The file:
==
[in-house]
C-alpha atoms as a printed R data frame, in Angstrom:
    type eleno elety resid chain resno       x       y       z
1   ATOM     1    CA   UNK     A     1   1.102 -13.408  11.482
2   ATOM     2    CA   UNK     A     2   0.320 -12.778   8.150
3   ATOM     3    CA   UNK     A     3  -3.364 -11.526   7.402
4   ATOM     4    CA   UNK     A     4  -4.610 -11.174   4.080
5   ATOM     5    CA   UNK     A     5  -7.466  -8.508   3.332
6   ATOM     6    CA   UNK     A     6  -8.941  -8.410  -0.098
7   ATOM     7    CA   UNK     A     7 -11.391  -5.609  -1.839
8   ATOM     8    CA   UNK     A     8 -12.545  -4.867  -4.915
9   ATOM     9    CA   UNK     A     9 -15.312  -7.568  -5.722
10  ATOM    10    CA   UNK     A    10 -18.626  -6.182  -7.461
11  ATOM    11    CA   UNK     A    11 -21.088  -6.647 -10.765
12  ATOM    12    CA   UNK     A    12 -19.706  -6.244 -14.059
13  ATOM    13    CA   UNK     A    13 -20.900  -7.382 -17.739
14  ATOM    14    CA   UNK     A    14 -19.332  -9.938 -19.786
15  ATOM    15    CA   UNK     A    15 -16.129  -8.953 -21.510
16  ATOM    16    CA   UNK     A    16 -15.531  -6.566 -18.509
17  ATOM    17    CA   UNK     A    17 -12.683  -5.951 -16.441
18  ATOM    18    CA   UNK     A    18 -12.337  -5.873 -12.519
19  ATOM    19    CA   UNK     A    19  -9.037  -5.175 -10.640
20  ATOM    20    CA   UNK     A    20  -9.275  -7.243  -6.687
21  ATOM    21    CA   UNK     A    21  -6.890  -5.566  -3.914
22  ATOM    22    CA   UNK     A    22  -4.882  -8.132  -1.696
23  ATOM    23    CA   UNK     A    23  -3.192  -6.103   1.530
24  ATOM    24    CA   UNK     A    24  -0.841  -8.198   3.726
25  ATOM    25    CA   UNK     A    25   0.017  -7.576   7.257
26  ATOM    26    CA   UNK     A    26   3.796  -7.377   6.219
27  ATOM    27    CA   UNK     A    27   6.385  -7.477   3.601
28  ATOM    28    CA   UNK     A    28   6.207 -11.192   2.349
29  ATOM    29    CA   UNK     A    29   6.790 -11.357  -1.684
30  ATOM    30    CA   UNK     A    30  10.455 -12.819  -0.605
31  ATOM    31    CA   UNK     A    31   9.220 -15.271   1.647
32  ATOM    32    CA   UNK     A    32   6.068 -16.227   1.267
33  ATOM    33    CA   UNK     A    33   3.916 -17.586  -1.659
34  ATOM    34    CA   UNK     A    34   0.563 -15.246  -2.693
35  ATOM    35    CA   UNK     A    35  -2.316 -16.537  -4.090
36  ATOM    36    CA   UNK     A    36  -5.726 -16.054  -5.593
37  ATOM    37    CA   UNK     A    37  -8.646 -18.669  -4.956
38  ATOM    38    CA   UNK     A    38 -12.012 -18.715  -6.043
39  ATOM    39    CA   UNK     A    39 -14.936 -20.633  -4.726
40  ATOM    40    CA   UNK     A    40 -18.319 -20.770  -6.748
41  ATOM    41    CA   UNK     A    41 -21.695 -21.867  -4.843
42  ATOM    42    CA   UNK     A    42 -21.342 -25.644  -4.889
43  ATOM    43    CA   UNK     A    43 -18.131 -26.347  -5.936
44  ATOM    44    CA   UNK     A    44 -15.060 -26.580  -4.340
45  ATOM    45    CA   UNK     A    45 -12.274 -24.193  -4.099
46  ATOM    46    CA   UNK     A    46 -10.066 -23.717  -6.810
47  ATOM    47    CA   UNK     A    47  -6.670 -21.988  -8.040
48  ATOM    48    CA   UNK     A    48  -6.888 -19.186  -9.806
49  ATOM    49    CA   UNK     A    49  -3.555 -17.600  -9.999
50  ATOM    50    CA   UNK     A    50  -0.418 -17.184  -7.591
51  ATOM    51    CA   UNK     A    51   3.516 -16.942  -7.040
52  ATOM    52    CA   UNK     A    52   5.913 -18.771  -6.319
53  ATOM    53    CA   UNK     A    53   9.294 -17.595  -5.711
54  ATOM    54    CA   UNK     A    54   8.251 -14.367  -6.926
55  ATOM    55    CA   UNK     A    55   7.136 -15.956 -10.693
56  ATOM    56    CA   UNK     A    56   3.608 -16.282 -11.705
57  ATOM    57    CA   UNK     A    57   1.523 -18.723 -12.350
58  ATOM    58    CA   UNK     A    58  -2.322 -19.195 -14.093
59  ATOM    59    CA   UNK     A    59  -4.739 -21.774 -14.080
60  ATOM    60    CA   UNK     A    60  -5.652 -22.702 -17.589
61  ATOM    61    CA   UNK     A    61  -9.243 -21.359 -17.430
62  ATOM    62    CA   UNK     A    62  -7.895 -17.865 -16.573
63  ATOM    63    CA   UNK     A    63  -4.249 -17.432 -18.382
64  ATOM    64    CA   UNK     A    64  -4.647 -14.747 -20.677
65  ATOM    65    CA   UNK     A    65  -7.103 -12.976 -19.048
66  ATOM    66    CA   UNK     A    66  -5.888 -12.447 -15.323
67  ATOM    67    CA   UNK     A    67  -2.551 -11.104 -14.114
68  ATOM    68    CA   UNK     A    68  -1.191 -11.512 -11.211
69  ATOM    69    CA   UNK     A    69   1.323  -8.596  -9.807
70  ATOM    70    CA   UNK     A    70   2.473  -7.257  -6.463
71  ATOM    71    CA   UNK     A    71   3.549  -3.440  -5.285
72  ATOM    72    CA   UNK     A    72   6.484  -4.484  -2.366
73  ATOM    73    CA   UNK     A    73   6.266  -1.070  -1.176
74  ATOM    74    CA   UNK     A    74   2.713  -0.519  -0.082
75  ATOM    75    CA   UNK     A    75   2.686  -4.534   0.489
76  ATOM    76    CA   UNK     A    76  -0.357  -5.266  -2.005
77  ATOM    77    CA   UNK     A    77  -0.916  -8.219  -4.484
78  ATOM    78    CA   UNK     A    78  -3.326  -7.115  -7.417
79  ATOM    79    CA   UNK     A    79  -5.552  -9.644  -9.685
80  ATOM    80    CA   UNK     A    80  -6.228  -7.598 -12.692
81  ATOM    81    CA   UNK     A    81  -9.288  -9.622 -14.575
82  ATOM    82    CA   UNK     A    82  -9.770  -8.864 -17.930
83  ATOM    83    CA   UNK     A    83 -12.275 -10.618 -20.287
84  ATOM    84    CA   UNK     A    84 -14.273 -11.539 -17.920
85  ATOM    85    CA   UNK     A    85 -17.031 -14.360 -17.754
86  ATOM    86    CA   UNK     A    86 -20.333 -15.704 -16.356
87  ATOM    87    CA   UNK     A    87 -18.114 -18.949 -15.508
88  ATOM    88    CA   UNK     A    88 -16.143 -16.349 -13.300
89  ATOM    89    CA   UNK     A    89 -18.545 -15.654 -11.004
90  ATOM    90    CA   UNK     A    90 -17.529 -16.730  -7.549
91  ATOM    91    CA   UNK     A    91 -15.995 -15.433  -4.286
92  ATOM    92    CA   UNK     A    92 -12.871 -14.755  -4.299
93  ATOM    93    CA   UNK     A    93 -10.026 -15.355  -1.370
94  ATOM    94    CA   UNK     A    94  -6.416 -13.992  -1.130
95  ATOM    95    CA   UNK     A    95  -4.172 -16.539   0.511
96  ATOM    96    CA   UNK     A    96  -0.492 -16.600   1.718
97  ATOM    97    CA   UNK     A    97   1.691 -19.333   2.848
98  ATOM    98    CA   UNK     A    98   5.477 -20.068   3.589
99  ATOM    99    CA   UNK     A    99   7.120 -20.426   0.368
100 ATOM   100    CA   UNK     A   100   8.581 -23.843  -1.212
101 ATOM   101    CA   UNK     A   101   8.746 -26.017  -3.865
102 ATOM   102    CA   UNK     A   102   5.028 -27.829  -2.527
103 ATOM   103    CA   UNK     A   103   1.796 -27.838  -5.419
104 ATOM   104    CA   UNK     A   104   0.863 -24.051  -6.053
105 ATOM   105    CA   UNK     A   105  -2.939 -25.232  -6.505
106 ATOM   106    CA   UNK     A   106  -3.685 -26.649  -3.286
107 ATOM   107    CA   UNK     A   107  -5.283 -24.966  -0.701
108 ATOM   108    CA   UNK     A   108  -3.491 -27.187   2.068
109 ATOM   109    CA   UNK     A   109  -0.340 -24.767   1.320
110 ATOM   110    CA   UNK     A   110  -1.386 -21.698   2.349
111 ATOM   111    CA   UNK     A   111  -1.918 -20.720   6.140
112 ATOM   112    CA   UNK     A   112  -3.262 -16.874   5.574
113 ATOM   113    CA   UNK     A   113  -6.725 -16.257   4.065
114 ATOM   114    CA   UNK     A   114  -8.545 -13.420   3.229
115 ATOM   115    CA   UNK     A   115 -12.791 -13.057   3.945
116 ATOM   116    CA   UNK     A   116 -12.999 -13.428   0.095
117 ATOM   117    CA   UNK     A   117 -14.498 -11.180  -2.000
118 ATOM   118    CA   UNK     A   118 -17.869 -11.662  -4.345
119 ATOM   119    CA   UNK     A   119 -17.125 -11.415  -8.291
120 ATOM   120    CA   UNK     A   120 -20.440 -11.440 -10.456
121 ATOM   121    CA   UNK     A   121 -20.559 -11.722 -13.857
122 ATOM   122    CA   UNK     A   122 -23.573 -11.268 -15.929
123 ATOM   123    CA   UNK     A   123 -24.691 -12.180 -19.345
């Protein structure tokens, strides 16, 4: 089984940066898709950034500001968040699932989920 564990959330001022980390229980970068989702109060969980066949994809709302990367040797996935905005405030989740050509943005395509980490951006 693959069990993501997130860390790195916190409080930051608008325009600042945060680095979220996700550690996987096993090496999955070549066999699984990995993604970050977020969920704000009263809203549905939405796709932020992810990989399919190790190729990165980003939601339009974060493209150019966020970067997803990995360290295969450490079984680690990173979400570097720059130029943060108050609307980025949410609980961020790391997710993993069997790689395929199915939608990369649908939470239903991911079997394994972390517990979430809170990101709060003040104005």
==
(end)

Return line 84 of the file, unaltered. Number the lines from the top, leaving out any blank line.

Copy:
81  ATOM    81    CA   UNK     A    81  -9.288  -9.622 -14.575